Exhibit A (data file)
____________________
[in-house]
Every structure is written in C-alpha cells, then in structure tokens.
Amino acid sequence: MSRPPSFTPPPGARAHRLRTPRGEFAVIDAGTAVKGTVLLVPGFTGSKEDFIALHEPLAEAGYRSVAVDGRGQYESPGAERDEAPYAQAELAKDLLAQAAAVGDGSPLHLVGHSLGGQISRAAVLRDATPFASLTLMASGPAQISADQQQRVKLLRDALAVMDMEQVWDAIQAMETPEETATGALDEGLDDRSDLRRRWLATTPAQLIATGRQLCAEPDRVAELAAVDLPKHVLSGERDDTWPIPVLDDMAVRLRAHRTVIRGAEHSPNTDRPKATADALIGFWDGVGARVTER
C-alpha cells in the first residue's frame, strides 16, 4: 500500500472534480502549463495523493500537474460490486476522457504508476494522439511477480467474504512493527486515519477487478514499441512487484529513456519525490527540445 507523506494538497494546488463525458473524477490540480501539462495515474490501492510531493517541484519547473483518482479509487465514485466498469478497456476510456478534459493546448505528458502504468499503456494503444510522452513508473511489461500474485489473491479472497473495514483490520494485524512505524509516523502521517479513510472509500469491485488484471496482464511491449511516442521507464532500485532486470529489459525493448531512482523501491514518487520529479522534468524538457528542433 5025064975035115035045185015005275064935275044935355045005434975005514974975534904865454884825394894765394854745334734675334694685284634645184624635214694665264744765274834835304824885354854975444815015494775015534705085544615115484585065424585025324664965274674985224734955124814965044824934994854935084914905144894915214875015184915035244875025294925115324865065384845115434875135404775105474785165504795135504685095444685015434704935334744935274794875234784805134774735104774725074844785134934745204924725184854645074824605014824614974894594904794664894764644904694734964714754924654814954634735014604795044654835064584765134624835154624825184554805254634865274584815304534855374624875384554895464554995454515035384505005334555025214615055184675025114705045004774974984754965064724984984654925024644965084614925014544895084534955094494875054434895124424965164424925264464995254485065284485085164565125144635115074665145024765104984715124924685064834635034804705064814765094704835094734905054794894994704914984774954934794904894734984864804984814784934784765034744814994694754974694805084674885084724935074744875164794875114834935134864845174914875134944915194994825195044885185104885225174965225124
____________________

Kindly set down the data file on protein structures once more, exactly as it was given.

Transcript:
[in-house]
Every structure is written in C-alpha cells, then in structure tokens.
Amino acid sequence: MSRPPSFTPPPGARAHRLRTPRGEFAVIDAGTAVKGTVLLVPGFTGSKEDFIALHEPLAEAGYRSVAVDGRGQYESPGAERDEAPYAQAELAKDLLAQAAAVGDGSPLHLVGHSLGGQISRAAVLRDATPFASLTLMASGPAQISADQQQRVKLLRDALAVMDMEQVWDAIQAMETPEETATGALDEGLDDRSDLRRRWLATTPAQLIATGRQLCAEPDRVAELAAVDLPKHVLSGERDDTWPIPVLDDMAVRLRAHRTVIRGAEHSPNTDRPKATADALIGFWDGVGARVTER
C-alpha cells in the first residue's frame, strides 16, 4: 500500500472534480502549463495523493500537474460490486476522457504508476494522439511477480467474504512493527486515519477487478514499441512487484529513456519525490527540445 507523506494538497494546488463525458473524477490540480501539462495515474490501492510531493517541484519547473483518482479509487465514485466498469478497456476510456478534459493546448505528458502504468499503456494503444510522452513508473511489461500474485489473491479472497473495514483490520494485524512505524509516523502521517479513510472509500469491485488484471496482464511491449511516442521507464532500485532486470529489459525493448531512482523501491514518487520529479522534468524538457528542433 5025064975035115035045185015005275064935275044935355045005434975005514974975534904865454884825394894765394854745334734675334694685284634645184624635214694665264744765274834835304824885354854975444815015494775015534705085544615115484585065424585025324664965274674985224734955124814965044824934994854935084914905144894915214875015184915035244875025294925115324865065384845115434875135404775105474785165504795135504685095444685015434704935334744935274794875234784805134774735104774725074844785134934745204924725184854645074824605014824614974894594904794664894764644904694734964714754924654814954634735014604795044654835064584765134624835154624825184554805254634865274584815304534855374624875384554895464554995454515035384505005334555025214615055184675025114705045004774974984754965064724984984654925024644965084614925014544895084534955094494875054434895124424965164424925264464995254485065284485085164565125144635115074665145024765104984715124924685064834635034804705064814765094704835094734905054794894994704914984774954934794904894734984864804984814784934784765034744814994694754974694805084674885084724935074744875164794875114834935134864845174914875134944915194994825195044885185104885225174965225124